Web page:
At the event, Elizabeth met with Judy Fredenberg, a single mother of four from Fitchburg and a veteran of the Air Force. A few years ago, Judy found herself in a difficult financial situation that resulted in a foreclosure on her home. Fortunately, with the help of her credit union, Judy was able to accomplish her goal of reclaiming, in her words, "the only home my children have ever known."

The credit union endorsement coincided with the one-year anniversary of the Consumer Financial Protection Bureau opening its doors. In her remarks, Elizabeth emphasized that the mission of every credit union is to serve their members -- the same value that she aimed to incorporate into the new consumer agency's DNA.

"It is our hope and expectation that Elizabeth will ensure that credit unions and their members have an advocate in the Senate," said Egan.

Elizabeth reiterated that she will continue to fight for a level playing field and serve as a voice for Massachusetts credit unions. There are more than 200 credit unions in the Commonwealth with more than 2.5 million members.

I meant what I said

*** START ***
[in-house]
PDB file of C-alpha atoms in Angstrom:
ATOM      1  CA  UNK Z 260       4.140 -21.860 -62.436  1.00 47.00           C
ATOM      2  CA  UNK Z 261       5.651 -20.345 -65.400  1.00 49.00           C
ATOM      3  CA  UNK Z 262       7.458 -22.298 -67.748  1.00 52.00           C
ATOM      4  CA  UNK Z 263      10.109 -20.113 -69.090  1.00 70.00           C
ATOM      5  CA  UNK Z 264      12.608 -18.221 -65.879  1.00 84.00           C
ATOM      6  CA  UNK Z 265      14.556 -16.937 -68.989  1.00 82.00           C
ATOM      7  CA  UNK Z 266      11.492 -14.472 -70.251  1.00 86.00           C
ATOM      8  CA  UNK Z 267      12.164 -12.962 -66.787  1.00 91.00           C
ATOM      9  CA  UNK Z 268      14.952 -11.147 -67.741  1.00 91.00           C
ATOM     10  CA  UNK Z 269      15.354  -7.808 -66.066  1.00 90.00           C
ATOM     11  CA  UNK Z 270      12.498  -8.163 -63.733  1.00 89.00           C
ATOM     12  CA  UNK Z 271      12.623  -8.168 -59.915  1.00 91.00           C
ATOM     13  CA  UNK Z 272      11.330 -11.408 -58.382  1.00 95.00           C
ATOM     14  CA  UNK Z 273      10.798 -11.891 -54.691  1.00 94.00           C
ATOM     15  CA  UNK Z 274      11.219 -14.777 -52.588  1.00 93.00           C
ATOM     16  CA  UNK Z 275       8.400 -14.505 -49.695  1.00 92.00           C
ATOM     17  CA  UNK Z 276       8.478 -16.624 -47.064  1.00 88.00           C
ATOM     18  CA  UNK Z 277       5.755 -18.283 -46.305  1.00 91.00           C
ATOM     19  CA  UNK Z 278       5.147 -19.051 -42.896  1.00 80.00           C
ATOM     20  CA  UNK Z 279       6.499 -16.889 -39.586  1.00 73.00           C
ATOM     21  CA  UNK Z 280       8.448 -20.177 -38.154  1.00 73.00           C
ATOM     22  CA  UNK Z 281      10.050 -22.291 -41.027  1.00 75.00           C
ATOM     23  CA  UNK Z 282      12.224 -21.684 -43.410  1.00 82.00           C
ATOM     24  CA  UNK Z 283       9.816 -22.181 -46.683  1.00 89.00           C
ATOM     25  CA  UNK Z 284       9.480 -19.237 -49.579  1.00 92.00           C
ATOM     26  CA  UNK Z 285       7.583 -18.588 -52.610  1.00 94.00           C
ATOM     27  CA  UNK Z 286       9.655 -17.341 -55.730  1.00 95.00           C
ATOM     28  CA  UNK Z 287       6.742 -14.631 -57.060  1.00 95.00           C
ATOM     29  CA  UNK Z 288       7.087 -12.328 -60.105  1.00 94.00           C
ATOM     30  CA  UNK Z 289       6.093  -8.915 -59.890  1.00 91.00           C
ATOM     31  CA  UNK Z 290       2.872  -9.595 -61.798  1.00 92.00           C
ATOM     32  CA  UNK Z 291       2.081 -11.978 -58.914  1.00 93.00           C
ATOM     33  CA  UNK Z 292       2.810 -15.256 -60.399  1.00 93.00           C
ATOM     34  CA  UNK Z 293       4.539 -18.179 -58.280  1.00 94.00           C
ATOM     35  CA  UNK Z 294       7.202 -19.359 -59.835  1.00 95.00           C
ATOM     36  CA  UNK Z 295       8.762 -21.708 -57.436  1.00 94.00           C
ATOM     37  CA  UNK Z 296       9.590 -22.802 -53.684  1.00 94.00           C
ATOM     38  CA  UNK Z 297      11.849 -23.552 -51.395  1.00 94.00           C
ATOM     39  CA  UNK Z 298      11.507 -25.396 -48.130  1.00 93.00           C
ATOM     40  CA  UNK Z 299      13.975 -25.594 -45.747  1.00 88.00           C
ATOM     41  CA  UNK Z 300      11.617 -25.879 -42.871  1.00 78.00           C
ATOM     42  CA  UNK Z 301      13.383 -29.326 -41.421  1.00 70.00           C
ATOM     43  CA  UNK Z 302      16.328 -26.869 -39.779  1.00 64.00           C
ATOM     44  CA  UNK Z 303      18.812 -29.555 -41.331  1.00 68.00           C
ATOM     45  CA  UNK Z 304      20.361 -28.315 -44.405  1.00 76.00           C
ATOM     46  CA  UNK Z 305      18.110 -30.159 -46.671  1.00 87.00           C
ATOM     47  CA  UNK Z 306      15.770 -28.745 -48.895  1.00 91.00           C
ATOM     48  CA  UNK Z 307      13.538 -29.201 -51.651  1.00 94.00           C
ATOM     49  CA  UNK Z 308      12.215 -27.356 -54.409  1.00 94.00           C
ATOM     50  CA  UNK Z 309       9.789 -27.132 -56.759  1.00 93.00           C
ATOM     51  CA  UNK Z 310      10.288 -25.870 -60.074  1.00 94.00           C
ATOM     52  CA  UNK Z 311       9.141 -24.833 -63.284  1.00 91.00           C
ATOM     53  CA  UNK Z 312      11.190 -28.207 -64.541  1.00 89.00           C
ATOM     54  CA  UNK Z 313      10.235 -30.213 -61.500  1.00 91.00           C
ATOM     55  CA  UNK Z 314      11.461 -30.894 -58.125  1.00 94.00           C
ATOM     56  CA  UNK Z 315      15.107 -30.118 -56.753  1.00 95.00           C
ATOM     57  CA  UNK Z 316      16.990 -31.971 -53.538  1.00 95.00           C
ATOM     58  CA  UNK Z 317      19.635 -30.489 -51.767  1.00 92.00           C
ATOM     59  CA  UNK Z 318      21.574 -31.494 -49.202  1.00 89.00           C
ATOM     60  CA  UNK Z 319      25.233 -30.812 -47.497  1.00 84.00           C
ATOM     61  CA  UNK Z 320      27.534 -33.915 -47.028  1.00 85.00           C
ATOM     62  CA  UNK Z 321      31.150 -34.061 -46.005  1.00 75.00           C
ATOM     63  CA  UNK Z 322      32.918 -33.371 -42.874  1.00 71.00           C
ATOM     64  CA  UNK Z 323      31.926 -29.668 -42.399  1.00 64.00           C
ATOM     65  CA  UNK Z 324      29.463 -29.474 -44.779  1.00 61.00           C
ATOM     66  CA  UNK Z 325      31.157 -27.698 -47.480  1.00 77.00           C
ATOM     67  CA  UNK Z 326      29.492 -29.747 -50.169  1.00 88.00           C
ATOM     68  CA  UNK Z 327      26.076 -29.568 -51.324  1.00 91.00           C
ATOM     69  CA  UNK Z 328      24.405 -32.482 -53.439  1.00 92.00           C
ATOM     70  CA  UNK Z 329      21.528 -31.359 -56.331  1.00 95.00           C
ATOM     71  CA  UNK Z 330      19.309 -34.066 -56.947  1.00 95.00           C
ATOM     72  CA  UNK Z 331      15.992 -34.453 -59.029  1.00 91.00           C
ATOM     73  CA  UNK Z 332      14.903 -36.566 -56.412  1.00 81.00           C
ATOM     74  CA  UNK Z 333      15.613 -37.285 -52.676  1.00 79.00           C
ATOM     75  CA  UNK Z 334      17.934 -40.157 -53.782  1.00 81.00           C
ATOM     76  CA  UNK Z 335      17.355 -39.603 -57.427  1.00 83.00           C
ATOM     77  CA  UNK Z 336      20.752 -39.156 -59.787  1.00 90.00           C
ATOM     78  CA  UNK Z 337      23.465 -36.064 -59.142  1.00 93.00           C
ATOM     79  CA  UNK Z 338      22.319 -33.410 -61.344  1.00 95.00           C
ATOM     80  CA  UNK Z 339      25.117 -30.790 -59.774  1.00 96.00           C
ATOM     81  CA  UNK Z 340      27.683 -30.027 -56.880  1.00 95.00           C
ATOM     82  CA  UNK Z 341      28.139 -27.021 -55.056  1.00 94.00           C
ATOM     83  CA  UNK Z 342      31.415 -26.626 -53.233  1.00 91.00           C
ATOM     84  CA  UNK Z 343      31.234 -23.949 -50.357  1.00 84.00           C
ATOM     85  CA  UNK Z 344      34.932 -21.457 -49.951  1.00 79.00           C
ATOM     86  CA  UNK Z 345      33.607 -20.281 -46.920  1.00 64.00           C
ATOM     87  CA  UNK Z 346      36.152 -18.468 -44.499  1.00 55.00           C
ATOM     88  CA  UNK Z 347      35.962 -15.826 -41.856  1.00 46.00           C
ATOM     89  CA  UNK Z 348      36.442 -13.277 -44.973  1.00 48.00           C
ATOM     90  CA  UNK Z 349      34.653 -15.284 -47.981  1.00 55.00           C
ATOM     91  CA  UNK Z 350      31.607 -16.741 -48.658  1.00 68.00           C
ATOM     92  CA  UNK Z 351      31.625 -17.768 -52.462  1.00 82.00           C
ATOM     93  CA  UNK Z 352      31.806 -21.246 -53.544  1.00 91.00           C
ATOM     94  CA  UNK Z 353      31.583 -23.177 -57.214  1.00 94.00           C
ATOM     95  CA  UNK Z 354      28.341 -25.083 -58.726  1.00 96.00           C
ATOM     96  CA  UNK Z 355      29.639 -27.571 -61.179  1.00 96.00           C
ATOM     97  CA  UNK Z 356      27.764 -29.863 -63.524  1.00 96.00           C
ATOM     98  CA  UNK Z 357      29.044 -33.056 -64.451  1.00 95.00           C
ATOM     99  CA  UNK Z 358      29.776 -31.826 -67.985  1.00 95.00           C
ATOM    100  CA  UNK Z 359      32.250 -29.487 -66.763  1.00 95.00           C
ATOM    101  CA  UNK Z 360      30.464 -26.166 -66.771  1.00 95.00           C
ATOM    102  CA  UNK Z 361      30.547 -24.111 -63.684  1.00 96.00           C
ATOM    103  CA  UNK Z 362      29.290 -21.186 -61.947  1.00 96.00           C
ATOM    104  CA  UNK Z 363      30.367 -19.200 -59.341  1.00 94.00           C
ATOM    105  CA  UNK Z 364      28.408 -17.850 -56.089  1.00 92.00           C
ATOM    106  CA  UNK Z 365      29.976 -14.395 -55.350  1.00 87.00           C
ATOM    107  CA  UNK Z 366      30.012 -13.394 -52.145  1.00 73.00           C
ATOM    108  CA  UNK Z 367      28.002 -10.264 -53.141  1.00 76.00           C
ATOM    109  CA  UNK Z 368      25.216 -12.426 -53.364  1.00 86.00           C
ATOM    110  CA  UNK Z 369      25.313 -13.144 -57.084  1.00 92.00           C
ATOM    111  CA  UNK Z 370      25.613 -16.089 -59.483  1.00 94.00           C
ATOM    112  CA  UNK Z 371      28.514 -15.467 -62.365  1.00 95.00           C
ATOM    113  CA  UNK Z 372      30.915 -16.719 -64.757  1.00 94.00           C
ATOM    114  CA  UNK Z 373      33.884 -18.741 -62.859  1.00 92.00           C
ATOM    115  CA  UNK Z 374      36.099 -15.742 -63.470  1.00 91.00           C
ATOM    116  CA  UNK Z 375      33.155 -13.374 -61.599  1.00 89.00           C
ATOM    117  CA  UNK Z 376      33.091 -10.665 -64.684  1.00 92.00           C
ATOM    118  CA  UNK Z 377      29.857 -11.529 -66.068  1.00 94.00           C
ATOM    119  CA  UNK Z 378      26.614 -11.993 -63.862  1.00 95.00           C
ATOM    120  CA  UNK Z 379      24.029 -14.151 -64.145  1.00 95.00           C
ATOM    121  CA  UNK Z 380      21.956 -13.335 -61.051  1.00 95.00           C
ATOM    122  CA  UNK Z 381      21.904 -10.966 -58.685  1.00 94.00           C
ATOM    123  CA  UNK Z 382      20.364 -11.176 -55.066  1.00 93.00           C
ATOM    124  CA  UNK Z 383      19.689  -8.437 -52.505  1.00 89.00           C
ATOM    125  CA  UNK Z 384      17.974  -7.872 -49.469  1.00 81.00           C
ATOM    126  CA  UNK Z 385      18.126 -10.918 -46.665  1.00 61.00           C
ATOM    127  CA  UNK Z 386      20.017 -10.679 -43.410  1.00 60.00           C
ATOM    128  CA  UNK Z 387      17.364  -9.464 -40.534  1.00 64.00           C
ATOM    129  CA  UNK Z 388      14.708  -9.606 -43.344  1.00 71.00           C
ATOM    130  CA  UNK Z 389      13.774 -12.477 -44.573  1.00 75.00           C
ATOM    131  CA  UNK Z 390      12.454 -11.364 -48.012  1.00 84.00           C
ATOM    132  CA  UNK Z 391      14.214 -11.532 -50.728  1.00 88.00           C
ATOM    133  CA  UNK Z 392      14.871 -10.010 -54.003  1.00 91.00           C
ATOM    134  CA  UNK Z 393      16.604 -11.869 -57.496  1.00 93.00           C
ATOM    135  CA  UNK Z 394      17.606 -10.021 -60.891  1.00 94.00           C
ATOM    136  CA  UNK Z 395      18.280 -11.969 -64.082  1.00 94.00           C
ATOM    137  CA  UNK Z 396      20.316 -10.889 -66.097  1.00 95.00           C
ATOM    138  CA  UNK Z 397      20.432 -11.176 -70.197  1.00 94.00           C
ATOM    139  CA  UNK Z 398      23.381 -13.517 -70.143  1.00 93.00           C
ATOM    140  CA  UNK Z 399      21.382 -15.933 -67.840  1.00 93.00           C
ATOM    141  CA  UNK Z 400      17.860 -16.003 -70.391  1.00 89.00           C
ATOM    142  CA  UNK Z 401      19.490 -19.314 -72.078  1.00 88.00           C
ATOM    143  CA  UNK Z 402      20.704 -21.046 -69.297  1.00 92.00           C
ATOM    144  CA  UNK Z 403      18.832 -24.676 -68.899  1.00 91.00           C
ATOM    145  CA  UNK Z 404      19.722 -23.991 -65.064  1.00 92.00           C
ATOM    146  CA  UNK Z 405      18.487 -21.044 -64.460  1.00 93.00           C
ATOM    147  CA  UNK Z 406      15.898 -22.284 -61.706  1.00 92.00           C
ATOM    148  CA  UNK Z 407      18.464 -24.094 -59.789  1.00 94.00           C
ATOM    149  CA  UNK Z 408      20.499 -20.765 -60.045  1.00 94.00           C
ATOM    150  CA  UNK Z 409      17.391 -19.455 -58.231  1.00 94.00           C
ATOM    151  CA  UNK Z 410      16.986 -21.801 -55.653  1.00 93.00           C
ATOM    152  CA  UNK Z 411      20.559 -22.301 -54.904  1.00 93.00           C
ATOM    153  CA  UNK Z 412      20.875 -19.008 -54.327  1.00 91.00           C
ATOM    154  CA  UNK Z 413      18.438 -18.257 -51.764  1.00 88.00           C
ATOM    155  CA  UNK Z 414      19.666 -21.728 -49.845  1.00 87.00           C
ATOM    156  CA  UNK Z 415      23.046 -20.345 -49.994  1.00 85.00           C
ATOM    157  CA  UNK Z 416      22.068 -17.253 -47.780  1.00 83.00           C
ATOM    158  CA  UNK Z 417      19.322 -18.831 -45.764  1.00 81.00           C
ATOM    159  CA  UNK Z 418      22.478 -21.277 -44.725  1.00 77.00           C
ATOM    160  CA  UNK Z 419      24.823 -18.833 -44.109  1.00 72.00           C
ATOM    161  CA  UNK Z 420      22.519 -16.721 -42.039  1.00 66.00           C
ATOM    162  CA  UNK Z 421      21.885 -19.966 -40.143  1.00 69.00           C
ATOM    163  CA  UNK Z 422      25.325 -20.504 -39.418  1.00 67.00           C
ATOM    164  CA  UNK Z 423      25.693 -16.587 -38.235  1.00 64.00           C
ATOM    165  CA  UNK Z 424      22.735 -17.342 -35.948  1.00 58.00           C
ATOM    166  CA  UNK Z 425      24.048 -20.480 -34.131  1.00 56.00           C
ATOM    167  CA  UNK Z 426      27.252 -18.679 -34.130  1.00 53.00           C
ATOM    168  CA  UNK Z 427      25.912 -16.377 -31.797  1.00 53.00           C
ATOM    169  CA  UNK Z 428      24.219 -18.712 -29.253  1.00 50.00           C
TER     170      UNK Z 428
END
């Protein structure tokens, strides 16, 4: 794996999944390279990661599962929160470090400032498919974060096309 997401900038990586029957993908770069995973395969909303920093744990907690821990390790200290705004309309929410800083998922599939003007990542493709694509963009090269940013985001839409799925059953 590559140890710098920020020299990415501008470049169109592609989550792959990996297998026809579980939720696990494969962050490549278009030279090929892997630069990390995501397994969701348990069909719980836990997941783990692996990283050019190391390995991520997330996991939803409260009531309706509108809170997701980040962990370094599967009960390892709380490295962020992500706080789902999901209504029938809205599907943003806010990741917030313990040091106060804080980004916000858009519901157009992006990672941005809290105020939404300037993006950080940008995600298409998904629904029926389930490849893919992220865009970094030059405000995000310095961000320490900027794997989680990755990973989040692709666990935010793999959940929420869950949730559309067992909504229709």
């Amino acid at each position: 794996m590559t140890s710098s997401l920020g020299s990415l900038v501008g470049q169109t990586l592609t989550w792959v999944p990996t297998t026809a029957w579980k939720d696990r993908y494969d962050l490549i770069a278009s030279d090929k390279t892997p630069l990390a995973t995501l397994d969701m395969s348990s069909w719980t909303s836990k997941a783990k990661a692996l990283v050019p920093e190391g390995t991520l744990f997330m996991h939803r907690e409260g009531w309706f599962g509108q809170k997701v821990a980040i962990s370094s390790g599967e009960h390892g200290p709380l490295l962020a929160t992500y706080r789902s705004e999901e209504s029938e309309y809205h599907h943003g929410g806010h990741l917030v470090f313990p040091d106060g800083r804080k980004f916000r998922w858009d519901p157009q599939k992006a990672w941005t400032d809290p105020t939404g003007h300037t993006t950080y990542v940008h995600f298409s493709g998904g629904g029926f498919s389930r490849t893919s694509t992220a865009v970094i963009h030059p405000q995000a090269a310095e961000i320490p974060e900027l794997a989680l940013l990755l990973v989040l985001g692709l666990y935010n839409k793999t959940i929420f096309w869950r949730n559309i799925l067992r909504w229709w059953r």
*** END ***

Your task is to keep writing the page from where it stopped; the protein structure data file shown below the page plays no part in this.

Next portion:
| By

Last August, I stood in a living room in Andover and talked about why our country faced a massive deficit and what it would take to move us forward as a nation.

I'm proud of what I said. I meant every single word of it.

I said, "There is nobody in this country who got rich on his own." I praised the people who did get rich. I said, "You built a factory and it turned into something terrific or a great idea, God Bless!" But I asked those who make it big to invest in the next generation of kids so they will have a chance too.

Nearly one million people have watched the video from that house party. If you haven't seen the full clip, you can watch it here. And If you've seen it, you can watch it again -- and share it with your friends. Let's show Scott Brown and Mitt Romney that we won't back down: